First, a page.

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McLib to Host Discussion of Mary Shelley's Classic Horror Novel, "Frankenstein"

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Mary Shelley, 1831. Artist: Stump, Samuel John (1778-1863).

Mary Shelley's classic horror novel, Frankenstein, will be celebrating its two hundred year anniversary this year. In honor of the occasion, the McCracken County Public Library will be hosting a discussion of the novel next week. Youth Services Assistant, Matt Jaeger, visited Sounds Good to discuss the event. 

Mary Shelley published Frankenstein in 1818 when she was only twenty years old. Originally published anonymously, the novel was created out of a contest between companions and fellow writers to write the best horror story. Many people thought the anonymous book was written by Shelley's husband, Percy Shelley. It wasn't until the mid-1850s that Mary's name was attached to the instant bestseller.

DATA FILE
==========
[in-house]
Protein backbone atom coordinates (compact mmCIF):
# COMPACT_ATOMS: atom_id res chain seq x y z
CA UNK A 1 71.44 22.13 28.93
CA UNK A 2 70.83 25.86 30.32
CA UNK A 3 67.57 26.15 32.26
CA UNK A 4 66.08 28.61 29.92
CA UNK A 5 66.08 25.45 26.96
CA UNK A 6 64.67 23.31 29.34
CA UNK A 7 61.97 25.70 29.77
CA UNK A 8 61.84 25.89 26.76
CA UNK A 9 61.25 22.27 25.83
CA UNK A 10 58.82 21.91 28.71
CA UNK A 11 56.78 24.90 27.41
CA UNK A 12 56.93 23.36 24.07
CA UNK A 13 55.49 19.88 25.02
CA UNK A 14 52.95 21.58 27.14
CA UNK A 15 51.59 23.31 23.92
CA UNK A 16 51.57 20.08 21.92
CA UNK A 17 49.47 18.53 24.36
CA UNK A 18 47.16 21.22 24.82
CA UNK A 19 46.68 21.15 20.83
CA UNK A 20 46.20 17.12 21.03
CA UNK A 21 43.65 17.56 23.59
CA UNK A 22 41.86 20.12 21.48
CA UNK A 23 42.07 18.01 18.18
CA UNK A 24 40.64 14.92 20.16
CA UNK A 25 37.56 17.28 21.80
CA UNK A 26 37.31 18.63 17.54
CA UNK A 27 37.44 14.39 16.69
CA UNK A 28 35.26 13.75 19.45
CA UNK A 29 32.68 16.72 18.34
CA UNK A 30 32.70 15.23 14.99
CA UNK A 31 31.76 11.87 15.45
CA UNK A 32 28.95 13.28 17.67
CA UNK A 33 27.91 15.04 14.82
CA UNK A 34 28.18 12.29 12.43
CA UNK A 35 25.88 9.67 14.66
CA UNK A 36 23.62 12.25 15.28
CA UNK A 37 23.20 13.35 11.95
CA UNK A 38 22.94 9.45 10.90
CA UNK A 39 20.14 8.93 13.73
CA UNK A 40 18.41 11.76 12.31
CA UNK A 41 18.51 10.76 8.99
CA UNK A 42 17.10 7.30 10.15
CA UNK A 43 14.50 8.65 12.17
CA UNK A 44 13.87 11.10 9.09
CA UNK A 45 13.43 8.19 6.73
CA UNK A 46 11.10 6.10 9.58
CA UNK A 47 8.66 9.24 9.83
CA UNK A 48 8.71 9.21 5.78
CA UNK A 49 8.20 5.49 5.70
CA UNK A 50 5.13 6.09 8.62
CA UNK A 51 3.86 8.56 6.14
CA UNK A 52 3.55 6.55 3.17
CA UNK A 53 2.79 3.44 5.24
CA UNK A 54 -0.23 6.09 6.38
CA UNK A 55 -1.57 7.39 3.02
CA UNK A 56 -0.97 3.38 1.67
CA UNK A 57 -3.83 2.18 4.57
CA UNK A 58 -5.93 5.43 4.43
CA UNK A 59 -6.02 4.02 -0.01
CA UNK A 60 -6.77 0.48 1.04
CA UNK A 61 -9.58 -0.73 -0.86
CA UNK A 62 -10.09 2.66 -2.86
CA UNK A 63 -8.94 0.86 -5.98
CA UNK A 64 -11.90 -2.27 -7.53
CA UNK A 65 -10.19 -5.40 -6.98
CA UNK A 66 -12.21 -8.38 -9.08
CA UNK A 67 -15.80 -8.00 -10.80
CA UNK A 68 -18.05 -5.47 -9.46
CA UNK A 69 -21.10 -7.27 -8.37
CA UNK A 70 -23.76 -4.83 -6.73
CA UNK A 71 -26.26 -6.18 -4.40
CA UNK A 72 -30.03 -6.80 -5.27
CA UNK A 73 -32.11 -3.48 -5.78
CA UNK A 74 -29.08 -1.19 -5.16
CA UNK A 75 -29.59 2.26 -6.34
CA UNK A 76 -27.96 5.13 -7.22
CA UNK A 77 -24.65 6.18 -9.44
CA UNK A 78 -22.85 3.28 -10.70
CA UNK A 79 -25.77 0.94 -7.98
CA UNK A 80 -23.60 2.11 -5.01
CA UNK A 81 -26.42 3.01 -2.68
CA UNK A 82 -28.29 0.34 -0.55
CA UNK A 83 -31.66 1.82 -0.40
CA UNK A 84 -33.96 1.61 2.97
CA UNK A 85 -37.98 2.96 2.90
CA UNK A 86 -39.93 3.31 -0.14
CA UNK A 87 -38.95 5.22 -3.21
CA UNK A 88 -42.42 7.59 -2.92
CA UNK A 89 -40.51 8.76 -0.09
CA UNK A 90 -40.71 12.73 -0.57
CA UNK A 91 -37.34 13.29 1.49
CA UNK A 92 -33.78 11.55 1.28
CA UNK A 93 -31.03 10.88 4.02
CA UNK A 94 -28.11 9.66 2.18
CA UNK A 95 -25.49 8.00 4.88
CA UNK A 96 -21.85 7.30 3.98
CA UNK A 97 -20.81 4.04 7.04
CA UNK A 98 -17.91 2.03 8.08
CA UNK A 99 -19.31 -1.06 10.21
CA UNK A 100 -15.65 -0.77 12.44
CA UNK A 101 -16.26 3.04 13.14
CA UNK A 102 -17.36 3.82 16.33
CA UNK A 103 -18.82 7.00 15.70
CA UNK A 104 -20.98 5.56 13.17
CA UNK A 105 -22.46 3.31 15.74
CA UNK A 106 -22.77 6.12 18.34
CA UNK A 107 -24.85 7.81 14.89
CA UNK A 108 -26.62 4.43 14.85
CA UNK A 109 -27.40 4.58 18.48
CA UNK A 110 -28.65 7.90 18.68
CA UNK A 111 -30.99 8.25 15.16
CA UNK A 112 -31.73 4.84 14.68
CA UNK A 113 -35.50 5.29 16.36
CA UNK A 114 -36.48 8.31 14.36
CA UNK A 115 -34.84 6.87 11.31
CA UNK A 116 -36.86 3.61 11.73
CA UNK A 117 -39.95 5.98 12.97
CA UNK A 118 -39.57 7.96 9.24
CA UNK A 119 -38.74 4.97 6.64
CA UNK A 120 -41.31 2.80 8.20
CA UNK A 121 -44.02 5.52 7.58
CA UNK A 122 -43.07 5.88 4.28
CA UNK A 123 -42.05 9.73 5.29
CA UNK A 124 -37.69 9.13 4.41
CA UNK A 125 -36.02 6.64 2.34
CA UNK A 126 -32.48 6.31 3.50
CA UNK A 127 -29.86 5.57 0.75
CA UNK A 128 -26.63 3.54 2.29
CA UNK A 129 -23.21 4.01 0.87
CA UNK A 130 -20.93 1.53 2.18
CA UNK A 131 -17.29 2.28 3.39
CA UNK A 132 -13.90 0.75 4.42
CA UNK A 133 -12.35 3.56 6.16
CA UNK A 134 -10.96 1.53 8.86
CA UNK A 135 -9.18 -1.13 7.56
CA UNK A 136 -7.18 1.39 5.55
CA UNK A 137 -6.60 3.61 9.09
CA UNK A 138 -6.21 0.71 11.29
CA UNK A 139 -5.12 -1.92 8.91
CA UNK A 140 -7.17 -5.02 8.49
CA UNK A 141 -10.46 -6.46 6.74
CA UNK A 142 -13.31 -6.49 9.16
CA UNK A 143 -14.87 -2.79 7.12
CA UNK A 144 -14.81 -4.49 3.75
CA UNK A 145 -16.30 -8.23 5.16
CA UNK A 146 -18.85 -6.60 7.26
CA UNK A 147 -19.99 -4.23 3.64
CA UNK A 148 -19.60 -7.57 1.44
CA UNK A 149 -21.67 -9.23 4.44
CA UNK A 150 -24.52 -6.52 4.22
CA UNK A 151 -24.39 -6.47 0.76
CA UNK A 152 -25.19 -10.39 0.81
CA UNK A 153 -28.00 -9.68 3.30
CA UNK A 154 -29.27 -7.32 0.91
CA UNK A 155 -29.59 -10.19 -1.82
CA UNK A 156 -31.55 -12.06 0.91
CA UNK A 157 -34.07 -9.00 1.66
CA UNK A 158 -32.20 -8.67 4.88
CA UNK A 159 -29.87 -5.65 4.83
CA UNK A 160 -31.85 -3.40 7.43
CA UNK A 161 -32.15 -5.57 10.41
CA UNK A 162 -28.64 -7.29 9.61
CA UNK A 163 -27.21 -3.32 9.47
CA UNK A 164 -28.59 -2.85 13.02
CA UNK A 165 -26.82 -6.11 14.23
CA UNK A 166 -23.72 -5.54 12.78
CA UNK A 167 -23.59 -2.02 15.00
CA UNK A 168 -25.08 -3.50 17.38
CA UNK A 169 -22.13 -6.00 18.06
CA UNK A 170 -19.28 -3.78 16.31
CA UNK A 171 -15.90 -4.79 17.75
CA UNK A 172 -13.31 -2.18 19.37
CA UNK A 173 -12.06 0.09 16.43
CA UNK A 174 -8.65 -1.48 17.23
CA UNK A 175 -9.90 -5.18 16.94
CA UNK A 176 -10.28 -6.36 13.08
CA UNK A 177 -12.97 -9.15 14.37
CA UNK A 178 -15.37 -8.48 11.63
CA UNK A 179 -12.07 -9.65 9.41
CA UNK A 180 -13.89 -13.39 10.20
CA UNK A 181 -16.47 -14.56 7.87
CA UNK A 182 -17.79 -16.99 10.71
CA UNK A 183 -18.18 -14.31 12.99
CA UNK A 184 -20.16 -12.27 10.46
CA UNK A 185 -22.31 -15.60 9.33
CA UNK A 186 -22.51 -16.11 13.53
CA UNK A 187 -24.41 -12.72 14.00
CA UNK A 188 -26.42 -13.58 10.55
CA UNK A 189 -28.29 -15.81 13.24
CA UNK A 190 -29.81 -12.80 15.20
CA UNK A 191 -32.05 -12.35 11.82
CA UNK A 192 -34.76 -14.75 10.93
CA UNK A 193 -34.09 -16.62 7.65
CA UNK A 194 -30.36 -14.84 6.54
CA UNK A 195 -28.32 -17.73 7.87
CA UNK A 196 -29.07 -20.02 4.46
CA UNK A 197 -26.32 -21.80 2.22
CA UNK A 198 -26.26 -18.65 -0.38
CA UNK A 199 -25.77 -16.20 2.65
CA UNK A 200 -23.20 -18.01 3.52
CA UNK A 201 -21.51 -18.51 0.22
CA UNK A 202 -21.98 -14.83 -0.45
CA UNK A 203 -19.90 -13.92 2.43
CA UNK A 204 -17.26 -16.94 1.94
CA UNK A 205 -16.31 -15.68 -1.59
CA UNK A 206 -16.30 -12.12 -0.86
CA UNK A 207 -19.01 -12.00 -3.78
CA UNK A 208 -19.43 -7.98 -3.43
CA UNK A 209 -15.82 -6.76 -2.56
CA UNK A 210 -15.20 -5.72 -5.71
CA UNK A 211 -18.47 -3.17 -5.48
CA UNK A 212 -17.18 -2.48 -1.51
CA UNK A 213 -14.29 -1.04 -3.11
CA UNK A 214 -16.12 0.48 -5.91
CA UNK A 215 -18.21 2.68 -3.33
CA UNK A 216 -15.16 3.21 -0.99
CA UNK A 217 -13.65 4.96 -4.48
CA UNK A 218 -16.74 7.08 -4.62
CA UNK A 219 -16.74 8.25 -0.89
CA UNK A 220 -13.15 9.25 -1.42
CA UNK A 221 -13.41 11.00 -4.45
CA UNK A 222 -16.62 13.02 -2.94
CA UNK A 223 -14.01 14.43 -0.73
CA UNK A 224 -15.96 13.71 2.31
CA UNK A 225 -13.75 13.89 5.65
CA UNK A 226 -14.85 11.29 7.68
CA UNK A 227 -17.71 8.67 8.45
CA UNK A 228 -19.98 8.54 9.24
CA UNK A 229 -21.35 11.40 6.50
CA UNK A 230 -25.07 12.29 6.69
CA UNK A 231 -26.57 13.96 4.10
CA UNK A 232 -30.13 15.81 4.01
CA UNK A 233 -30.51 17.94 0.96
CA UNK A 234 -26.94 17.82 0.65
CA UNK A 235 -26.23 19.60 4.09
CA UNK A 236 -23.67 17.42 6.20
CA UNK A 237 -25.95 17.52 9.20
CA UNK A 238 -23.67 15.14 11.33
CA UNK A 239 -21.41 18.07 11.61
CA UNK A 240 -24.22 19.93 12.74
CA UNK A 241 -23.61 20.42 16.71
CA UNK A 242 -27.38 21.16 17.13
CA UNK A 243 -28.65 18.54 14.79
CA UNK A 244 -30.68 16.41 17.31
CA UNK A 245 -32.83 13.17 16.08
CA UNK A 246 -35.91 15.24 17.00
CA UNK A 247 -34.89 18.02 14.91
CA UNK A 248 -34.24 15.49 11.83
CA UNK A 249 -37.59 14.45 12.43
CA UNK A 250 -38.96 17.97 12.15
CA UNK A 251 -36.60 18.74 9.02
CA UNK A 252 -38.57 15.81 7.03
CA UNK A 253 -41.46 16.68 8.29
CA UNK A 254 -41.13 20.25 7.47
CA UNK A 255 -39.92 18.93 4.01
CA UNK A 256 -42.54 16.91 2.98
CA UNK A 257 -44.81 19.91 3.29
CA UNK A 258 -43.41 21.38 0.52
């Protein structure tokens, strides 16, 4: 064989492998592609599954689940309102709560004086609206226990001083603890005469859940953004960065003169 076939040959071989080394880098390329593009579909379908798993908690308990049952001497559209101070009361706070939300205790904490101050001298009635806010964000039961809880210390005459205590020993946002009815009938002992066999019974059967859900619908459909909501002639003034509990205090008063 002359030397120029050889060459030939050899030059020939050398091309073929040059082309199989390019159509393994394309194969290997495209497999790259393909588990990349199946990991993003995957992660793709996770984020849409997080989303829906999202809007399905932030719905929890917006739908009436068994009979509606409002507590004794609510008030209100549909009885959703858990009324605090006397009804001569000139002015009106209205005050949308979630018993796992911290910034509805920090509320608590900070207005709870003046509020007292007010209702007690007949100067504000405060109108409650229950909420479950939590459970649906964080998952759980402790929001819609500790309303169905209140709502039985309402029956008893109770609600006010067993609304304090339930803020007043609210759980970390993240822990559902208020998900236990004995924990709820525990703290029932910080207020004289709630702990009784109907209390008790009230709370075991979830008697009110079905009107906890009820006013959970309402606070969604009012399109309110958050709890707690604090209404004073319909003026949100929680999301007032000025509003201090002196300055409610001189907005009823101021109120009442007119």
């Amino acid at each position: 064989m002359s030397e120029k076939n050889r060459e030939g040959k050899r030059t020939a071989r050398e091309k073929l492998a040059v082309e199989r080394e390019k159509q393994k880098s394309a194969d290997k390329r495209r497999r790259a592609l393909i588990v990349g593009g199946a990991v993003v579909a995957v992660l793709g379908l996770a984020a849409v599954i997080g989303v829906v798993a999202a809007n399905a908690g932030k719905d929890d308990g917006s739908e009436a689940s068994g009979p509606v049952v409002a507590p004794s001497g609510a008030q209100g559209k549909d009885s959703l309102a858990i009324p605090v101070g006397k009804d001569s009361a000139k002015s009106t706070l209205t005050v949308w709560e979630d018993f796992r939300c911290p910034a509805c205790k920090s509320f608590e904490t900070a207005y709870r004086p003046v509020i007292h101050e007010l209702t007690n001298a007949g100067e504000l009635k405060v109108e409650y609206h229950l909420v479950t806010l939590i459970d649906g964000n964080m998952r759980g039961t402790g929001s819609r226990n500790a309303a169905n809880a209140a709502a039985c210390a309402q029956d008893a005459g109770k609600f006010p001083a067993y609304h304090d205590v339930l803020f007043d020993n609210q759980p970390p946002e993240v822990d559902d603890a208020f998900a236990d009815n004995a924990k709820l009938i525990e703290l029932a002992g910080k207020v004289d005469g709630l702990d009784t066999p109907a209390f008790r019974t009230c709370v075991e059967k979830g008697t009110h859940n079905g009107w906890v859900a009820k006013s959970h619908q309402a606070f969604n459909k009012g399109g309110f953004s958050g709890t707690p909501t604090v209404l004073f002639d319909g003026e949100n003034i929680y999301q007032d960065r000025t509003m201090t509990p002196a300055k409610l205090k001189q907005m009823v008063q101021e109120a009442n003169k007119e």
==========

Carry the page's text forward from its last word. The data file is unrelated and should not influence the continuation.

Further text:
The Modern Prometheus touches on themes that resonate still today, such as alienation, prejudice, the confluence of science and religion, and the responsibility of science to society. "The monster in Frankenstein can represent so many facets of our society," Jaeger explains the similarities of common young adult themes and the classic novel, "just hearing the impact of the work on an individual is what I'm hoping to get out of the discussion. 

The McCracken County Public Library will be celebrating Frankenstein's two hundred year anniversary with a discussion of the novel on Monday, October 15th at 7 p.m. in the meeting room. There will also be a performance of Frankenstein at the Carson Center on October 21st as part of the U.S. Bank Family Series in honor of the bicentenntial event.

Asia Burnett is WKMS Station Manager.
Melanie Davis-McAfee graduated from Murray State University in 2018 with a BA in Music Business. She has been working for WKMS as a Music and Operations Assistant since 2017. Melanie hosts the late-night alternative show Alien Lanes, Fridays at 11 pm with co-host Tim Peyton. She also produces Rick Nance's Kitchen Sink and Datebook and writes Sounds Good stories for the web.
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